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Ties that no longer bind

Some large plan sponsors, including Walt Disney Co. and ChevronTexaco Corp., are revising their rules on company stock in 401(k)s.

Some large plan sponsors, including Walt Disney Co. and ChevronTexaco Corp., are revising their rules on company stock in 401(k)s.

By Jinny St. Goar
August 2002
Institutional Investor Magazine

Congress may adjourn for the year without enacting any post­Enron Corp. 401(k) reform. But some large companies are making significant changes in the policies that govern company stock in retirement plans, without waiting for legislative action.

In the first six months of this year, several blue-chip names lifted long-established restrictions on employee sales of company stock in 401(k)s. AOL Time Warner, Ball Corp., ChevronTexaco Corp., Gannett Co., Gillette Co., Lucent Technologies, Mellon Financial Corp. and Walt Disney Co., among others, now give their workers much freer rein to sell their shares. For the moment, these corporations are in a distinct minority. But as a spate of class-action lawsuits against plan sponsors makes clear, the issue of how to treat company stock in 401(k)s is far from settled.

Of the plan sponsors that match employee contributions with their own stock, 86 percent continue to impose some restrictions on stock sales, according to an April 2002 Hewitt Associates survey of 300 companies with an average of 22,000 employees. That goes a long way toward explaining why the average large corporate 401(k) holds about 35 percent of its assets in company stock.

Of course the Enron collapse, which swallowed up $1 billion in employee retirement savings, called into question the vulnerability of plans overloaded with company stock -- and the fairness of standard restrictions against the selling of shares before employees turn 55. According to a class action suit by Enron employees, as of January 1, 2001, more than 60 percent of the company's 401(k) was invested in Enron stock.

Fiduciary liability is one reason companies are rethinking the company stock issue. Plan sponsors may feel that giving employees greater freedom to sell their shares will protect them from lawsuits if the stock price collapses and with it the value of the 401(k). "Restrictions on the liquidity of company stock holdings are a potential liability for plan sponsors -- now and in the future," says Daniel Cassidy, president of Concord, Massachusetts­based Argus Consulting, an actuarial firm.

AOL Time Warner, Disney and the other companies that recently rewrote their rules all had some sales restrictions on employees' company stock holdings in their 401(k) accounts. For the most part the bans mirrored those in employee stock ownership plans, or ESOPs, since a num-ber of 401(k)s grew out of these programs. The regulations typically banned sales of company stock before age 55 (or 50, in some cases), and even then only allowed them if the employee had worked at the company for a minimum number of years.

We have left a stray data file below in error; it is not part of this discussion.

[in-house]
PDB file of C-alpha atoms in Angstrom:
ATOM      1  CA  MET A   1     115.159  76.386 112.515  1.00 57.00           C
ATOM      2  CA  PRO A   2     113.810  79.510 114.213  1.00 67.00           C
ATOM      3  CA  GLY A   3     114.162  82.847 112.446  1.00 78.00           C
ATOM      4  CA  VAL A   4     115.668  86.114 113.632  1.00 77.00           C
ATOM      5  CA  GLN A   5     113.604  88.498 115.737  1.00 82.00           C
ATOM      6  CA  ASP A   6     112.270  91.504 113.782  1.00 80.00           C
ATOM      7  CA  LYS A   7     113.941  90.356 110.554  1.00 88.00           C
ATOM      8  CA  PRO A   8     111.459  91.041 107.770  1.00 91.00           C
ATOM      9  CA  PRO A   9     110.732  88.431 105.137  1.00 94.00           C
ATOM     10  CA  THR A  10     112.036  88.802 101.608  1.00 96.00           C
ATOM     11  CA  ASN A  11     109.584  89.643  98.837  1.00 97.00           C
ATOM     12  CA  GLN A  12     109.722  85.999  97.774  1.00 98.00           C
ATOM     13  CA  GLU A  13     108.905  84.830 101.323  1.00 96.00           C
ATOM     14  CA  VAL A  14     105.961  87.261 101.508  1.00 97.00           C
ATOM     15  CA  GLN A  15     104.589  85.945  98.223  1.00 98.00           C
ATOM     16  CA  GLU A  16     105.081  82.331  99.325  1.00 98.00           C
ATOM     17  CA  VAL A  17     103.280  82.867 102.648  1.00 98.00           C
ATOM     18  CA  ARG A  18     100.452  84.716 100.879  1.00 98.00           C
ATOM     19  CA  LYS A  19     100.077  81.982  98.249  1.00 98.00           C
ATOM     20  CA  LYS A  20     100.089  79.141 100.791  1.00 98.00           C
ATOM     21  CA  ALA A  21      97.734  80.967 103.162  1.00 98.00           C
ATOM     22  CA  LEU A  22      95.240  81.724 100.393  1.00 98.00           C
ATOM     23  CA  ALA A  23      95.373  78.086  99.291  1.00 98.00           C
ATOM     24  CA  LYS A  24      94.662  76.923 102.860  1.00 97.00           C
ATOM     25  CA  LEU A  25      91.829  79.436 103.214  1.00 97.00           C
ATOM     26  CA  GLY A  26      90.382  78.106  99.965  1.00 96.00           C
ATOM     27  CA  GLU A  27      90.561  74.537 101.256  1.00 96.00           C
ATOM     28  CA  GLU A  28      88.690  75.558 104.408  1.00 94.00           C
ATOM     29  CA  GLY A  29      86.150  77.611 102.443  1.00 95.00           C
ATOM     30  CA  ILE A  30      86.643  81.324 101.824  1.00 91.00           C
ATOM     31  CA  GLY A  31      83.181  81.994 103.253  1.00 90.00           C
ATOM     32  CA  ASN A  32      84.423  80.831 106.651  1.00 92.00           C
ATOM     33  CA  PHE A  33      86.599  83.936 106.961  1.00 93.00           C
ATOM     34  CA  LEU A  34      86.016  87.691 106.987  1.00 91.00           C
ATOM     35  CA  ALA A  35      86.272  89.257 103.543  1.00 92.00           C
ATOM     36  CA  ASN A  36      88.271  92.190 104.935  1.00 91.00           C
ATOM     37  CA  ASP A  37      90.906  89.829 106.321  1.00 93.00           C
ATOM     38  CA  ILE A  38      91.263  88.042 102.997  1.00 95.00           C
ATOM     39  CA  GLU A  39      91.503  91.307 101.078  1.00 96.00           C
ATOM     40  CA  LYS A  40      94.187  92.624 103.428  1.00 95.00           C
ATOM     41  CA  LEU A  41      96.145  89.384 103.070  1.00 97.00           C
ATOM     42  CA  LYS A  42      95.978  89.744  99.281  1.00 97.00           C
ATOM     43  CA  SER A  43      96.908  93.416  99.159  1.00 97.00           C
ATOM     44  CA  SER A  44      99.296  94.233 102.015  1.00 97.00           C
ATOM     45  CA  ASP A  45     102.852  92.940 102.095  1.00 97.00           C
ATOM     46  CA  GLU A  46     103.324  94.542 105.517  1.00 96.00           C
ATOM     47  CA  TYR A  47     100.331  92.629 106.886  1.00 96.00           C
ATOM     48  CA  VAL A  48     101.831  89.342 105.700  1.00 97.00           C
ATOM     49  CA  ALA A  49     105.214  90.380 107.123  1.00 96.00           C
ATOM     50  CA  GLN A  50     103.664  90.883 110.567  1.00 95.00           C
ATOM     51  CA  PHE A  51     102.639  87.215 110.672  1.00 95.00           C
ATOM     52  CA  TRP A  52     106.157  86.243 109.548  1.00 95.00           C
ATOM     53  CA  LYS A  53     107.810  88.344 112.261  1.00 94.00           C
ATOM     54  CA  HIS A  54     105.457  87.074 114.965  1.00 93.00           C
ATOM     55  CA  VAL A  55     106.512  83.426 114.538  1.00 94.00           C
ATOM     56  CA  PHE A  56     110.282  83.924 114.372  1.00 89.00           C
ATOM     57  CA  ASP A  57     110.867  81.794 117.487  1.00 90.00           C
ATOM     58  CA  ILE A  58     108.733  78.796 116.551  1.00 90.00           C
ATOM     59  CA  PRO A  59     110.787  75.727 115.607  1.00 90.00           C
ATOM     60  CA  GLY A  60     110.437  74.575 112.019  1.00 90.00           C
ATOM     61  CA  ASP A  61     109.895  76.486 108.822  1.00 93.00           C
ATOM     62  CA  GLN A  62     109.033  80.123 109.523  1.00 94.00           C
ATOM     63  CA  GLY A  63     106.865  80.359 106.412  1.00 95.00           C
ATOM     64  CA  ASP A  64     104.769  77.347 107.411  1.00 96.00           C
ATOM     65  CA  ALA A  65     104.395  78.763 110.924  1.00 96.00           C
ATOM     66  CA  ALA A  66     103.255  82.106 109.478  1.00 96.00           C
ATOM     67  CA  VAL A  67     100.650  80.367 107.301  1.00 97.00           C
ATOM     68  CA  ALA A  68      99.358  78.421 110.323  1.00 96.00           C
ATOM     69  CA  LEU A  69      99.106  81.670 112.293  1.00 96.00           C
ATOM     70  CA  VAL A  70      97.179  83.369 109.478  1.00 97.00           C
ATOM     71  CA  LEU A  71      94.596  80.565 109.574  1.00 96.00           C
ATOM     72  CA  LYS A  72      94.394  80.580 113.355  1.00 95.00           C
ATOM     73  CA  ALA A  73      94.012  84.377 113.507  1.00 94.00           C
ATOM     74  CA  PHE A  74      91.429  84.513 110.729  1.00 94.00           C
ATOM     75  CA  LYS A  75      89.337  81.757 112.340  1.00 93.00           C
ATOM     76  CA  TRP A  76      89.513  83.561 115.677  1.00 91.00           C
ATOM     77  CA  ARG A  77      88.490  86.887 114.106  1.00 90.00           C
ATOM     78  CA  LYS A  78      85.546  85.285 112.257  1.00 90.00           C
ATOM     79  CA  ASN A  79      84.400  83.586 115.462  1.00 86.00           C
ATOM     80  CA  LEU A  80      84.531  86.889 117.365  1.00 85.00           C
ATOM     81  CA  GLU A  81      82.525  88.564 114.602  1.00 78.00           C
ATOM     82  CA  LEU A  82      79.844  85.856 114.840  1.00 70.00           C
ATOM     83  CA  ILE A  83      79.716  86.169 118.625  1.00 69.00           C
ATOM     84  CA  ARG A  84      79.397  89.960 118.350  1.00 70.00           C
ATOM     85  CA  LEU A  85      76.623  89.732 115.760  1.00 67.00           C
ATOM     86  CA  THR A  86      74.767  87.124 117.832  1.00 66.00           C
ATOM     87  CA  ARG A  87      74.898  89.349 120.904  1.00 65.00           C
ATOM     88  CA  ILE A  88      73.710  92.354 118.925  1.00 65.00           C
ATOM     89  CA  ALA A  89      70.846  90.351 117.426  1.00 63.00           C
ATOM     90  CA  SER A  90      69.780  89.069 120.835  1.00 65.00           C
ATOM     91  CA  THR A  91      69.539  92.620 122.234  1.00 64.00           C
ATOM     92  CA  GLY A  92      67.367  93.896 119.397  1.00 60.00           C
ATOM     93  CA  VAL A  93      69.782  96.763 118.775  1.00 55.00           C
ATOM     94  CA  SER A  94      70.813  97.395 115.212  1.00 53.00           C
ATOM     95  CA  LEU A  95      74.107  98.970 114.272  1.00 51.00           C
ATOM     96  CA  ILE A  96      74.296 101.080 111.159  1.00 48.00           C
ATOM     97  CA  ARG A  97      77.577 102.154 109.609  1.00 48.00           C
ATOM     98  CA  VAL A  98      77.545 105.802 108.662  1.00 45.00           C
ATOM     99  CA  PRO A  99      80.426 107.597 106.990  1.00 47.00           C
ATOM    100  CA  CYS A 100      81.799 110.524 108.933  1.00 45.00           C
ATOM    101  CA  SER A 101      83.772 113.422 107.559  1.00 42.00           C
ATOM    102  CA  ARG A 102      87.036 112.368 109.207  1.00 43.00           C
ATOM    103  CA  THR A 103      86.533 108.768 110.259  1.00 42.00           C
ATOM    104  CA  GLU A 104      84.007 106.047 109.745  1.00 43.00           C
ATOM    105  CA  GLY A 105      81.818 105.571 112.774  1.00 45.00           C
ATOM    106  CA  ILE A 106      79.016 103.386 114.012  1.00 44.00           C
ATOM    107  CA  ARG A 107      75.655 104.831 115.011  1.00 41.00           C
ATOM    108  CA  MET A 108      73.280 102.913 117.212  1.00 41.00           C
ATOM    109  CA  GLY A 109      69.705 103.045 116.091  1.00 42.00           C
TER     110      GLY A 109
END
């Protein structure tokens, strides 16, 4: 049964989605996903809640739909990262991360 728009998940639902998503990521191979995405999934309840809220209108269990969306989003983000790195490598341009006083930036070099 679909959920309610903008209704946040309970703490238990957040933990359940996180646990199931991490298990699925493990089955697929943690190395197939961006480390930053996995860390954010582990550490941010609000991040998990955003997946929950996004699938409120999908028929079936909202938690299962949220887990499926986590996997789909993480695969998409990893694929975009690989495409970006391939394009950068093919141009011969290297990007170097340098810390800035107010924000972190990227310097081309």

Now the reformers have lifted all restrictions on selling company stock in 401(k) accounts. "Whatever we did, we thought we would only be one step ahead of the regulators," says Scott Swasey, head of benefits for ChevronTexaco, where the sales ban was lifted on April 1.

Although only a small number of plan sponsors have changed the rules governing their defined contribution plans, more and more companies are considering such a shift. In the April Hewitt Associates study, 114 of the 300 companies surveyed offered all or part of their corporate contribution to the 401(k) plan in company stock. (Of those, 98 companies, or 86 percent, restrict the sales of those stock holdings.) Seventy companies, or 61 percent of the 114 that match with stock, said they were either about to eliminate the holding requirement or were seriously considering doing so, reports Lori Lucas, the Hewitt consultant who oversaw the survey.

"Don't let anyone tell you that these changes are not related to Enron," says consultant Cassidy.

What have not changed, however, are the financial incentives for companies to contribute their own shares to the 401(k) plans. The tax deduction corporations can claim for the market value of the stock they contribute to a 401(k) is the same break they get if they use cash. But when they use company stock, the plan sponsors are not dipping into company cash flow.

On the legal front things are very much in flux. These days plan sponsors are closely following several class-action suits, by employees of Enron, Global Crossing, Lucent and WorldCom, among others, alleging that management acted irresponsibly in encouraging workers to invest in company stock.